Medicinal Mushroom May Help in the Fight Against Cancer

29/07/2015 | trammune

Mushrooms have been considered as gourmet cuisine around the globe since antiquity for their subtle flavor and unique taste. Recently it has been learned that many mushroom species are miniature pharmaceutical factories producing hundreds of fresh constituents with amazing biological properties. Of late, mushrooms have been developed as a wonderful source of nutraceuticals, anti-cancer, antioxidants, prebiotic, immunomodulation, cardiovascular, anti microbial, anti-diabetic and anti-inflammatory.

The latest Cancer Council Australia statistics for cancer rates in Australia have shown that 1 in 3 men and 1 in 4 women will be affected by cancer before the age of 75. Cancer is still the leading cause of death in Australia though most of them are successfully treated. The most frequent cancers in Australia (apart from non-melanoma skin cancer) are breast, prostate, melanoma, lung cancer and colorectal. Mushrooms are known to support chemotherapy and radiation therapy by countering the side-effects of cancer, such as bone marrow suppression, anemia, lowered resistance, and nausea. The Japanese Health and Welfare Ministry has approved three different anti-cancer drugs extracted from mushrooms: Schizophyllan, from Schizophyllum commune; Polysaccharide-K (PSK), from Trametes Versicolor and Lentinan, derived from Lentinus edodes.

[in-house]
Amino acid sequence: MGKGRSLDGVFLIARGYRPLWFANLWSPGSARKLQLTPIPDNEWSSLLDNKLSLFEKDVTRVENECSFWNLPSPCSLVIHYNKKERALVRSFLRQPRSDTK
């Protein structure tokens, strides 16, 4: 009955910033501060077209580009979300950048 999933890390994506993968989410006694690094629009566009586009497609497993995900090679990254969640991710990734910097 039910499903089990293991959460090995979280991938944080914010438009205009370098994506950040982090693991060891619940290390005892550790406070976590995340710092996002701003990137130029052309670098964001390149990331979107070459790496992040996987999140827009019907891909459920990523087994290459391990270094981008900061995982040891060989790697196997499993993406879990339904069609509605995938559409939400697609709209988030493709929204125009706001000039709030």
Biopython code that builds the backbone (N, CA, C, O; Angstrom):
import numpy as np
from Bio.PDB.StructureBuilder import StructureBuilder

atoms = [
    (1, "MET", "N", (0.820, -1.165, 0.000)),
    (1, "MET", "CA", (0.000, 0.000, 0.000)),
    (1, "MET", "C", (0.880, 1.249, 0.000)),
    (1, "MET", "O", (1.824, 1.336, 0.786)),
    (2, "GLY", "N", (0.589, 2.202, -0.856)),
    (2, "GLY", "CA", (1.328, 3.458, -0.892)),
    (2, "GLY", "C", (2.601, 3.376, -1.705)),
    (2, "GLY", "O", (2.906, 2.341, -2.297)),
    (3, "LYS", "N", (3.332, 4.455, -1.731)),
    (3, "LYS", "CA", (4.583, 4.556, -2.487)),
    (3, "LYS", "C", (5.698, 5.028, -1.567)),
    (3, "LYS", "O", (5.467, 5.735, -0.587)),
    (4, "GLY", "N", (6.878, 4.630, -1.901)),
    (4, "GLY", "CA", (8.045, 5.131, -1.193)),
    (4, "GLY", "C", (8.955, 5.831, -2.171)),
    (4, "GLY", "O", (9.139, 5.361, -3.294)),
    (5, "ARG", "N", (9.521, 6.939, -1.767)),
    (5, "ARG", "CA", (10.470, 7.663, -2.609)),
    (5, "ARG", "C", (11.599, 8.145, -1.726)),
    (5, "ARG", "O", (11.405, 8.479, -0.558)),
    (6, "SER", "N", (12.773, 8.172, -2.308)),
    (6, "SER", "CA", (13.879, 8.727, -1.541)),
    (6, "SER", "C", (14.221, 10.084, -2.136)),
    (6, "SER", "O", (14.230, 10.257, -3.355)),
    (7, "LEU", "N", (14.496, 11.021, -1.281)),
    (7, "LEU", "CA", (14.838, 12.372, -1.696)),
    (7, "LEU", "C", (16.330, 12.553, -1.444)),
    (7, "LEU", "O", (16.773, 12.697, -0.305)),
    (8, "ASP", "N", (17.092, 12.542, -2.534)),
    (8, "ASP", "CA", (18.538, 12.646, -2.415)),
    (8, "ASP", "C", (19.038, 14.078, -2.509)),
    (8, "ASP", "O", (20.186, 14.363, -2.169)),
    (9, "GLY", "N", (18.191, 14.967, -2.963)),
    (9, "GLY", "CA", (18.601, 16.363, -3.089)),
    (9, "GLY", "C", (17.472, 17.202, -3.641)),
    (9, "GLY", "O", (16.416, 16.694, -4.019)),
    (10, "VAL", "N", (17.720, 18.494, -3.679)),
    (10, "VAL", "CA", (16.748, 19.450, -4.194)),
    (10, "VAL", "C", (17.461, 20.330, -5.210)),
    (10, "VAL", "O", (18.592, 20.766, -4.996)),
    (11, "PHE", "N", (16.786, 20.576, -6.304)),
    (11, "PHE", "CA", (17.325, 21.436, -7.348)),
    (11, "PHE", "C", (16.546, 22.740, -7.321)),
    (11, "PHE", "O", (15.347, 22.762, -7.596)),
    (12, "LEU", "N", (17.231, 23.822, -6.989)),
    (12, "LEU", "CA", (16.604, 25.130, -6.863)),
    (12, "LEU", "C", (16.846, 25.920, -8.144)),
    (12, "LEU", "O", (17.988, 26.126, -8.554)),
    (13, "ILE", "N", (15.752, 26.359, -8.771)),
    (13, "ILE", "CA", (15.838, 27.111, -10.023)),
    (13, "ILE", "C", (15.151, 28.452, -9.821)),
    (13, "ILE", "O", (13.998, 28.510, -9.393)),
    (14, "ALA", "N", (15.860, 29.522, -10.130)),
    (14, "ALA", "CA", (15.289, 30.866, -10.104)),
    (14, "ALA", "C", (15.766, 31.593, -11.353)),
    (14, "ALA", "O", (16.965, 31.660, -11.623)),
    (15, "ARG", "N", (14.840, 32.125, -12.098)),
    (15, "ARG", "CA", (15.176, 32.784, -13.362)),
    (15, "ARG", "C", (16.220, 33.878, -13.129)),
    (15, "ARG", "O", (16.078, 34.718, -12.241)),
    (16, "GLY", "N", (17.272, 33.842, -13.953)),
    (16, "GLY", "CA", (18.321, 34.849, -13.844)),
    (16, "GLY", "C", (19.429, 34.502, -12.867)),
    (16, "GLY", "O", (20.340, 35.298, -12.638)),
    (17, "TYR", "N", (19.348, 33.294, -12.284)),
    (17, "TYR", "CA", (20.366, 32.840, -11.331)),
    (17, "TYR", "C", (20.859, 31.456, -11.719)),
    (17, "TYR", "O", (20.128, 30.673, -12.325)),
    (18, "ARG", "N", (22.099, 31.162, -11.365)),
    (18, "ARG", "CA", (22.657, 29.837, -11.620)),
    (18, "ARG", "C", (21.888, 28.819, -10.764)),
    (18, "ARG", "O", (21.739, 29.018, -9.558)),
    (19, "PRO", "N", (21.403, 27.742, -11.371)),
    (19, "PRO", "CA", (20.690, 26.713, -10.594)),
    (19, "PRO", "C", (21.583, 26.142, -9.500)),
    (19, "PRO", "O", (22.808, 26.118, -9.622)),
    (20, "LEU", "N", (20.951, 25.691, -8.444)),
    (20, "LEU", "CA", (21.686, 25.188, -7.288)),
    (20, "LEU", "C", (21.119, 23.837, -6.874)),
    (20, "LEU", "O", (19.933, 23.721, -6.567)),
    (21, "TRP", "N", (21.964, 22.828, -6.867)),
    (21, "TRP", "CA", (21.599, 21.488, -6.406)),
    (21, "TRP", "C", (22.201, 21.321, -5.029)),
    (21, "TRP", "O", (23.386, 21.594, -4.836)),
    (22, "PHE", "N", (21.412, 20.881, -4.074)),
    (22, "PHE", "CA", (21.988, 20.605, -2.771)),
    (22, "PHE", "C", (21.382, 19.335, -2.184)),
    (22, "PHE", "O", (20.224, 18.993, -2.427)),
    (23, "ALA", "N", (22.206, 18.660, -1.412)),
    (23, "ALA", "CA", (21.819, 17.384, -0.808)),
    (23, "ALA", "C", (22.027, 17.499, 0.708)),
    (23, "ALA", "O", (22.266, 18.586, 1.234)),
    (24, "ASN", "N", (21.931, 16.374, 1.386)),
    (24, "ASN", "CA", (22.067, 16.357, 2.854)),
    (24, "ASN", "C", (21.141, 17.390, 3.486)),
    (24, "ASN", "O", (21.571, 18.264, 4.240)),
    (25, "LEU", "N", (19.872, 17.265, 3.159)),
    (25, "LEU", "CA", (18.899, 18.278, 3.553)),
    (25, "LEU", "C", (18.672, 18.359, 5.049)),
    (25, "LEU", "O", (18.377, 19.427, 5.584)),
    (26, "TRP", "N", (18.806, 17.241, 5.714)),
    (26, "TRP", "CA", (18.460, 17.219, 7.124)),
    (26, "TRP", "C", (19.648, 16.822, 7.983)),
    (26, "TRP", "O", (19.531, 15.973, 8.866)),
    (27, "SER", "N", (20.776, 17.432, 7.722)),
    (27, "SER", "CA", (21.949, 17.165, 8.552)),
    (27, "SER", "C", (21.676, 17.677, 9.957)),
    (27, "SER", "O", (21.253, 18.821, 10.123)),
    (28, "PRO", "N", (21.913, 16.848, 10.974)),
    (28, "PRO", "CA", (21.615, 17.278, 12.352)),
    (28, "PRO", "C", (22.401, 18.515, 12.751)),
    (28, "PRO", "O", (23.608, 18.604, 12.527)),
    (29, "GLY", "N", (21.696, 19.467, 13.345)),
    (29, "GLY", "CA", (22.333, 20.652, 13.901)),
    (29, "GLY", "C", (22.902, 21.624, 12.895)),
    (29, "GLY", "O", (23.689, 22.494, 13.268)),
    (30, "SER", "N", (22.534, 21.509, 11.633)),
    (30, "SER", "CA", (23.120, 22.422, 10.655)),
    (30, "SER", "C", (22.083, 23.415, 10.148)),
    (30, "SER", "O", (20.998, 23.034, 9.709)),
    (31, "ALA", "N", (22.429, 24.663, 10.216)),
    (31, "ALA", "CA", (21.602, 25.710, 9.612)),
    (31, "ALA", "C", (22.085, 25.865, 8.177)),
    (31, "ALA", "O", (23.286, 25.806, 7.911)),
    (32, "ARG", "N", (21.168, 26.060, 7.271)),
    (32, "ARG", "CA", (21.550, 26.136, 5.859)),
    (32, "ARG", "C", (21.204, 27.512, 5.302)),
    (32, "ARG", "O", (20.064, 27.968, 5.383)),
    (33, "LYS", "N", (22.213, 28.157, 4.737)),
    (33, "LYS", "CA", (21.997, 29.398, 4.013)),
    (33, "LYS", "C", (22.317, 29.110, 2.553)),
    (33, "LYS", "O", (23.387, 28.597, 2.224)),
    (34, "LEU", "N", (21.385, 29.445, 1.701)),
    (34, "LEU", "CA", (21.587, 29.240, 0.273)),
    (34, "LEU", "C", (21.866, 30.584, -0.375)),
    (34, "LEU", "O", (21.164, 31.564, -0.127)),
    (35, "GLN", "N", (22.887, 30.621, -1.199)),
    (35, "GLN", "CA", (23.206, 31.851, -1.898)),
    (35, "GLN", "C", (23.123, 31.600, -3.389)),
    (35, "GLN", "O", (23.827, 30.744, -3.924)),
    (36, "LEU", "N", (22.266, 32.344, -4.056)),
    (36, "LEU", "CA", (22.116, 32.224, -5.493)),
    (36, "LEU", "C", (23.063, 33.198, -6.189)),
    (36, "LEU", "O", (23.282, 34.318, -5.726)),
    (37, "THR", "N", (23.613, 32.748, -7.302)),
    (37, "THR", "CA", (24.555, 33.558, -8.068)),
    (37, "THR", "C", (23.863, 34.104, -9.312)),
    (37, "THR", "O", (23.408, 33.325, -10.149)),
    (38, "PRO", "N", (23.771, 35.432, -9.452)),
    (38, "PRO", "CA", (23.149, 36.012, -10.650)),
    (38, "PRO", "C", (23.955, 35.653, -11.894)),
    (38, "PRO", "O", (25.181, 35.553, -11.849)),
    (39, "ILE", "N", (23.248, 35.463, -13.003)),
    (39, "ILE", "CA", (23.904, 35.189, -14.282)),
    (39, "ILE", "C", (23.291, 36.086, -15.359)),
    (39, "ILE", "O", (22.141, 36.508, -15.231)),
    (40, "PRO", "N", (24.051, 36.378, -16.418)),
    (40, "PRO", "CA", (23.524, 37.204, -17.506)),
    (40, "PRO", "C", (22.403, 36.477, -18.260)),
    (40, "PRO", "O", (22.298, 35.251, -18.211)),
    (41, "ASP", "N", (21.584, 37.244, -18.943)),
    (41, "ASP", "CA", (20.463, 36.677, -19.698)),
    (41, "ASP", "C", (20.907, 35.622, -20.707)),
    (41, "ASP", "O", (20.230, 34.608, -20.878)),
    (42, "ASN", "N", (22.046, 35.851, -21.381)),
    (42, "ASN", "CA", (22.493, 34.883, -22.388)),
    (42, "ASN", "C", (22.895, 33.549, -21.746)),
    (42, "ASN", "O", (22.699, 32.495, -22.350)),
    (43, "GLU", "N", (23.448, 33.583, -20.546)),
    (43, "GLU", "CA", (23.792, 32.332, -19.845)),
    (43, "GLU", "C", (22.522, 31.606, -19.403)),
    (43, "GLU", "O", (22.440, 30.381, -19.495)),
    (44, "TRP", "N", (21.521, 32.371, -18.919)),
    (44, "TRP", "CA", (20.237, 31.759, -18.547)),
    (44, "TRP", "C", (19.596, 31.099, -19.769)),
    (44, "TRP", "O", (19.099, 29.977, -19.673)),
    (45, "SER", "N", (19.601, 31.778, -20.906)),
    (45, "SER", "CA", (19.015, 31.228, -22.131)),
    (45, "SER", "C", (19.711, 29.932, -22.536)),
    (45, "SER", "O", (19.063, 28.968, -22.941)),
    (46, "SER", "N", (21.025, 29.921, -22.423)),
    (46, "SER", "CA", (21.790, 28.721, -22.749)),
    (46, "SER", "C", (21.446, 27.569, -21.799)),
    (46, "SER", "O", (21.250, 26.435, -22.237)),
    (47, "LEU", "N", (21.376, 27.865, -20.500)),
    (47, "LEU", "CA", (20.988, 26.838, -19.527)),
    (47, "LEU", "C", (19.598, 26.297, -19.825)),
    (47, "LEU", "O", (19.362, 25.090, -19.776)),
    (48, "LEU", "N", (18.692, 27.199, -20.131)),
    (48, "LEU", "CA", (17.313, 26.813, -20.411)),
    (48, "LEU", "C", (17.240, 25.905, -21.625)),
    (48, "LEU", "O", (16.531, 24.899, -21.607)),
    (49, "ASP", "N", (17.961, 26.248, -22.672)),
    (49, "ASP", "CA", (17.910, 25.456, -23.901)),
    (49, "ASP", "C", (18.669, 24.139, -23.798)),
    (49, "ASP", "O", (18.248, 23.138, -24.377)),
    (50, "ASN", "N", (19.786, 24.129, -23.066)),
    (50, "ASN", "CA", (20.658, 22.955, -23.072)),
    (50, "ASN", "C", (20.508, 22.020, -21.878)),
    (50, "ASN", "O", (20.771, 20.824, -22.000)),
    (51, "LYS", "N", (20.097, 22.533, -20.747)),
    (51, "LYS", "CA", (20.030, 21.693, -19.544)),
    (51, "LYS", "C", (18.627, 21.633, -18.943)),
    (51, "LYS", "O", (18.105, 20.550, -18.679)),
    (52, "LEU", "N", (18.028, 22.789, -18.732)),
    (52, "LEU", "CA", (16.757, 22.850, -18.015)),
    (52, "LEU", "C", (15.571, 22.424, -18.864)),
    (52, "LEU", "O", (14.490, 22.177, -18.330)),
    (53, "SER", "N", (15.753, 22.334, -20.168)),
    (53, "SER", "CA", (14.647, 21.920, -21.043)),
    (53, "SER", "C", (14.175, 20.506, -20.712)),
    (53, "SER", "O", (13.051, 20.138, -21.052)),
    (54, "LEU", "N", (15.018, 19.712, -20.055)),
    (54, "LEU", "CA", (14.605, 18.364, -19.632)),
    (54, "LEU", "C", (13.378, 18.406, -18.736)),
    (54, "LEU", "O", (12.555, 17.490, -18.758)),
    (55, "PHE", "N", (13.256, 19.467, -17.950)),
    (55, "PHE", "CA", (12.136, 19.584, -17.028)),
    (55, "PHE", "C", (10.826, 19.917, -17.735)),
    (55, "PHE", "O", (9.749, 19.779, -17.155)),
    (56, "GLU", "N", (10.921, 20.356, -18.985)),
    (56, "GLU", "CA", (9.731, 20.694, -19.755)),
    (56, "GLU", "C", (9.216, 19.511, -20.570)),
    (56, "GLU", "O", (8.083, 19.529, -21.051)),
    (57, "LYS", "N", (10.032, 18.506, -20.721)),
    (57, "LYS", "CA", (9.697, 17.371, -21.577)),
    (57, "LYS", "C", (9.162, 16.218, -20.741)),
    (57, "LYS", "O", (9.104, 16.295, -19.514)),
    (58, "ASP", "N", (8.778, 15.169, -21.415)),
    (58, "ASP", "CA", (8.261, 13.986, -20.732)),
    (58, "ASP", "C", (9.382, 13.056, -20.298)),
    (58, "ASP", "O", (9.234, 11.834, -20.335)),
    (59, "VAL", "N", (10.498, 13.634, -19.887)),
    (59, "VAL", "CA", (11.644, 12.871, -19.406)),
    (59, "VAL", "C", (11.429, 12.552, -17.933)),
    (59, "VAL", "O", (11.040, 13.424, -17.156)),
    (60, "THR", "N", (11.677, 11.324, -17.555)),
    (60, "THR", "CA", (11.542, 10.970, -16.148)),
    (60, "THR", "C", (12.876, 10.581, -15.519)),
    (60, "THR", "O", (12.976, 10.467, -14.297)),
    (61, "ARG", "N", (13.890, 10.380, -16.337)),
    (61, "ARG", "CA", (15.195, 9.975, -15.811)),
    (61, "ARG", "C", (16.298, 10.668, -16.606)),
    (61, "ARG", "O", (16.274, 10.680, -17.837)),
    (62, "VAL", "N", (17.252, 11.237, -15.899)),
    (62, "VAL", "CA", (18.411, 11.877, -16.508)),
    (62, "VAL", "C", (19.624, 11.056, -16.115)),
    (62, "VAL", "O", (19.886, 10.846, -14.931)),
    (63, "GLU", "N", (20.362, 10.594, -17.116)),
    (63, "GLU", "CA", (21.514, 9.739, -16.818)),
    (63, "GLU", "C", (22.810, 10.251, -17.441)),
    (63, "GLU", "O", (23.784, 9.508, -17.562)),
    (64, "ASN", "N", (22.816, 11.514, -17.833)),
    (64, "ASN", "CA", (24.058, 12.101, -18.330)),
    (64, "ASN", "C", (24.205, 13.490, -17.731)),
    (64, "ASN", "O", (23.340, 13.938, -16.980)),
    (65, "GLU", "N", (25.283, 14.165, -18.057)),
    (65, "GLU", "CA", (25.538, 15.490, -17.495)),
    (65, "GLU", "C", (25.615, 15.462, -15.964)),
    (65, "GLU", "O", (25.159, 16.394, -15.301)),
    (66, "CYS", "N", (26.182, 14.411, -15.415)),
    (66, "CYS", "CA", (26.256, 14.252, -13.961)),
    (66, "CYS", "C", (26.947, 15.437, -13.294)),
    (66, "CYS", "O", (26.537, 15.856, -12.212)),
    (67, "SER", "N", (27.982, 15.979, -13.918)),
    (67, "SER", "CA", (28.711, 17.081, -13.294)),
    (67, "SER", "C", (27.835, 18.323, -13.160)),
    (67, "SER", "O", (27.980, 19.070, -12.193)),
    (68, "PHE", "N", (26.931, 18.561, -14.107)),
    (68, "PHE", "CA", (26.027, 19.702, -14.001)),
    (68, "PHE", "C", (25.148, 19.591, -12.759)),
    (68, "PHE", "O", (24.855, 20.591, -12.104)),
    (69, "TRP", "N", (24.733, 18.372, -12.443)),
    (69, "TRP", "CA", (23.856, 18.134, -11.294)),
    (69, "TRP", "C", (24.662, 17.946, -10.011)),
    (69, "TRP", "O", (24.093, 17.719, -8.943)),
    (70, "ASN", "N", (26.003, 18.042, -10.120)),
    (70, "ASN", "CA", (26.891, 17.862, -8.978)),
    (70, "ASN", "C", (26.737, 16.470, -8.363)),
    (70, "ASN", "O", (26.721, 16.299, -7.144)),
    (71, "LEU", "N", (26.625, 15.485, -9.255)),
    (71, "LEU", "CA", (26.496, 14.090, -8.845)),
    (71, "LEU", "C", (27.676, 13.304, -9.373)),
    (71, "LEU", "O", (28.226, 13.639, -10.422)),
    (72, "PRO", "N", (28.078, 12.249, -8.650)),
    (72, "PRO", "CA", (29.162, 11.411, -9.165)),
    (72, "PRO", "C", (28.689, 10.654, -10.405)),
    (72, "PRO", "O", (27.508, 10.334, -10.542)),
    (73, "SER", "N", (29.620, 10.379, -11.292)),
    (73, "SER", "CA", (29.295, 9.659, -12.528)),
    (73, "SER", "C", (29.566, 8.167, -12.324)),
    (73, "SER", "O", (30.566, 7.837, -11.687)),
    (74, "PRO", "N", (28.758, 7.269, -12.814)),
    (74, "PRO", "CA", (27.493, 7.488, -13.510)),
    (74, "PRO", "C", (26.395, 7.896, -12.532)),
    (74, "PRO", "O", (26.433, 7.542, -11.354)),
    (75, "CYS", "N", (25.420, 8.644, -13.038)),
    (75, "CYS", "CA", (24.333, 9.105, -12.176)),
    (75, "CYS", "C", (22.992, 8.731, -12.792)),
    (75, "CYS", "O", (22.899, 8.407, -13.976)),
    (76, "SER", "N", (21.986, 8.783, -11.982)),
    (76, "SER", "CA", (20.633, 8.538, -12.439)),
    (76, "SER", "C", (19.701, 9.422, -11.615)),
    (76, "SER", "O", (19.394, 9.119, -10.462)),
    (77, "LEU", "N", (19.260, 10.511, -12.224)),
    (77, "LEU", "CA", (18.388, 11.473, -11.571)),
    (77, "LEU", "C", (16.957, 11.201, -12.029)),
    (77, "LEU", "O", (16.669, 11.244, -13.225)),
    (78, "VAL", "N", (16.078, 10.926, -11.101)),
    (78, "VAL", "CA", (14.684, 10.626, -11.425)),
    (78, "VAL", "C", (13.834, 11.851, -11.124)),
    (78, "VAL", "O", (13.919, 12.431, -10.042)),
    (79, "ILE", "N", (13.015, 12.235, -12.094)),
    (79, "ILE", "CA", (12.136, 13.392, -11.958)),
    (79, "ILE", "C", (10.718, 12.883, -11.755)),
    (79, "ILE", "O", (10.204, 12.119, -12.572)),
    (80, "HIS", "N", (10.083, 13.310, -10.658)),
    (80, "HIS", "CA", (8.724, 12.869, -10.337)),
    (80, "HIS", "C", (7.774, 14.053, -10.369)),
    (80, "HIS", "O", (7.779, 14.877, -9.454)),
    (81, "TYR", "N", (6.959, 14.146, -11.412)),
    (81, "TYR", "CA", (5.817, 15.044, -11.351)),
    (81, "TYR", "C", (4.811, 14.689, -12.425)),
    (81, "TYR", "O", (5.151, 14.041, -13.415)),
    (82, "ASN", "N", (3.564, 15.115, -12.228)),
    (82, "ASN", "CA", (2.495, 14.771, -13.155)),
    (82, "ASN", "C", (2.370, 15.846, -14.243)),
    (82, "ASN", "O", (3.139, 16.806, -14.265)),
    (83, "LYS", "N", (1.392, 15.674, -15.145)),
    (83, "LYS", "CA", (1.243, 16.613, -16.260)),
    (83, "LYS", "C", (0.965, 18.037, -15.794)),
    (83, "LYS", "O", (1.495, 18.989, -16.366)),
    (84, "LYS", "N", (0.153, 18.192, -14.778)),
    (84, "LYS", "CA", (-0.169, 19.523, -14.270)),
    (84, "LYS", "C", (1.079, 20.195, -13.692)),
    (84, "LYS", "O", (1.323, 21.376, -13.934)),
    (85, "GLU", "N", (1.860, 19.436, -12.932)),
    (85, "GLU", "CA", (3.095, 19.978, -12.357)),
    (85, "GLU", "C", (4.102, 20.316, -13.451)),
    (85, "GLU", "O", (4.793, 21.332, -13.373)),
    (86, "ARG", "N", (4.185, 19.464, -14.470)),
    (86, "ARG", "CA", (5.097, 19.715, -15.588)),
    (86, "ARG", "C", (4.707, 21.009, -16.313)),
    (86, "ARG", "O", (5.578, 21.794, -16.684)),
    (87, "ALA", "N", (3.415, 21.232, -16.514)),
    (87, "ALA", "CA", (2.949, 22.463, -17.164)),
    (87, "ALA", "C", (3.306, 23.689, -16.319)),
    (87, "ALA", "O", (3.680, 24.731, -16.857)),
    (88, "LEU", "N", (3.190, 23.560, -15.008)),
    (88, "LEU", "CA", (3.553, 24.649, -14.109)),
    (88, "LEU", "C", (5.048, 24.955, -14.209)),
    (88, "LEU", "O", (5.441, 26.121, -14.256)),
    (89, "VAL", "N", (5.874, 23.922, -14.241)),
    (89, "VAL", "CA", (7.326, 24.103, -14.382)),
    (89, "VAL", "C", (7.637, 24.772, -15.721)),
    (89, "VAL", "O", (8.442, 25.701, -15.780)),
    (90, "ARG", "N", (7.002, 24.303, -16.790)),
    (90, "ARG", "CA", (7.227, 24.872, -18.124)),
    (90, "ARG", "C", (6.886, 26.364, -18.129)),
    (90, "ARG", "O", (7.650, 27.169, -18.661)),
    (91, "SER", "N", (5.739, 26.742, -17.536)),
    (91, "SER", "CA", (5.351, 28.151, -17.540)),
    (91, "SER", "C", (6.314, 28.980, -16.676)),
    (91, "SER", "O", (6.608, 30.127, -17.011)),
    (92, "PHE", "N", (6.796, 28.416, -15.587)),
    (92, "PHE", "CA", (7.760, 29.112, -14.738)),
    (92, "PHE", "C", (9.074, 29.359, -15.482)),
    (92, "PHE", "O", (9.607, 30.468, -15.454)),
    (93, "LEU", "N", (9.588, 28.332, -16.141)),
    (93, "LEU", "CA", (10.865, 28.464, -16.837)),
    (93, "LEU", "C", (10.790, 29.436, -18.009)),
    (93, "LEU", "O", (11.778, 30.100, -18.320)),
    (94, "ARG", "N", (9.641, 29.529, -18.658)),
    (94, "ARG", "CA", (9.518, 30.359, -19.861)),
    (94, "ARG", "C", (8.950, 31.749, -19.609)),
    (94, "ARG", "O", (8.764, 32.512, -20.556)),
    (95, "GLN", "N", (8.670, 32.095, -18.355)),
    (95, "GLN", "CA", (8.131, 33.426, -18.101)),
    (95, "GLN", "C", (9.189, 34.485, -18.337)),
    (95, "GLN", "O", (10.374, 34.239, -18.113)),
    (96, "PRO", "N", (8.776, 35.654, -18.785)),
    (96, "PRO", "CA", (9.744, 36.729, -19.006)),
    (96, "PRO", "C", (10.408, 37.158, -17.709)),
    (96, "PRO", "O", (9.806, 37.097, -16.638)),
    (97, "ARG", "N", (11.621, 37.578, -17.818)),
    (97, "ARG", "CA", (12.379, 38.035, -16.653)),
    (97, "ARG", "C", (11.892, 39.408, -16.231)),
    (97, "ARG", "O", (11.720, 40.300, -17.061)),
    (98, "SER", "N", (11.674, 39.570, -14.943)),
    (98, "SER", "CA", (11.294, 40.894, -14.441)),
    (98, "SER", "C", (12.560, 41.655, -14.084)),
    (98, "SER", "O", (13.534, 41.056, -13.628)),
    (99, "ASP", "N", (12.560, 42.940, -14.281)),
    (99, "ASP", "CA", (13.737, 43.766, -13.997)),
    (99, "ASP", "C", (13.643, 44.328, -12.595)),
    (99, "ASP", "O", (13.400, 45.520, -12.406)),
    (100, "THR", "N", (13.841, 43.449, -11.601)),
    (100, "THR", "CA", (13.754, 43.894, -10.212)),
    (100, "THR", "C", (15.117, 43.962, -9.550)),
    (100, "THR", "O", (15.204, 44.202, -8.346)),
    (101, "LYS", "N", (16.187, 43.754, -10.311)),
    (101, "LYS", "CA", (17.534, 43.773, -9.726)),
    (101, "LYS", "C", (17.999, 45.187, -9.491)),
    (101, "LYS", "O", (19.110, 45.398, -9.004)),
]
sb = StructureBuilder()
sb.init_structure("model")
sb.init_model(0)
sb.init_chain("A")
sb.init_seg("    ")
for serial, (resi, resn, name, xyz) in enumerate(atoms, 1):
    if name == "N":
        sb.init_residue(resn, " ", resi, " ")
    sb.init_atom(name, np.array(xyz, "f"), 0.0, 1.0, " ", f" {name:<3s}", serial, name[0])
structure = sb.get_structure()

Trametes versicolor is the world’s most thoroughly researched medicinal mushroom with the best documented evidence to support health promoting benefits.  The MD Anderson Cancer Centre stated that it is a “promising candidate for chemoprevention due to the multiple effects on the malignant process, limited side effects and safety of daily oral doses for extended periods of time”.  Research has shown that Trametes versicolor PSK may help to improve Quality of Life and cancer patient outcomes by boosting cellular immune functions in patients with intense immunosuppression due to chemotherapy and radiation.

Trametes versicolor PSK does not interact with any other drugs nor affect hepatic drug-metabolizing enzyme activities showing that drug efficiency is not harmed when it is used with other medicines.  The ability to boost the efficiency of the immune system without a downside suggests that Trametes versicolor proteoglycan extract could be the most powerful immunoceutical available, offering hope to those who need it most.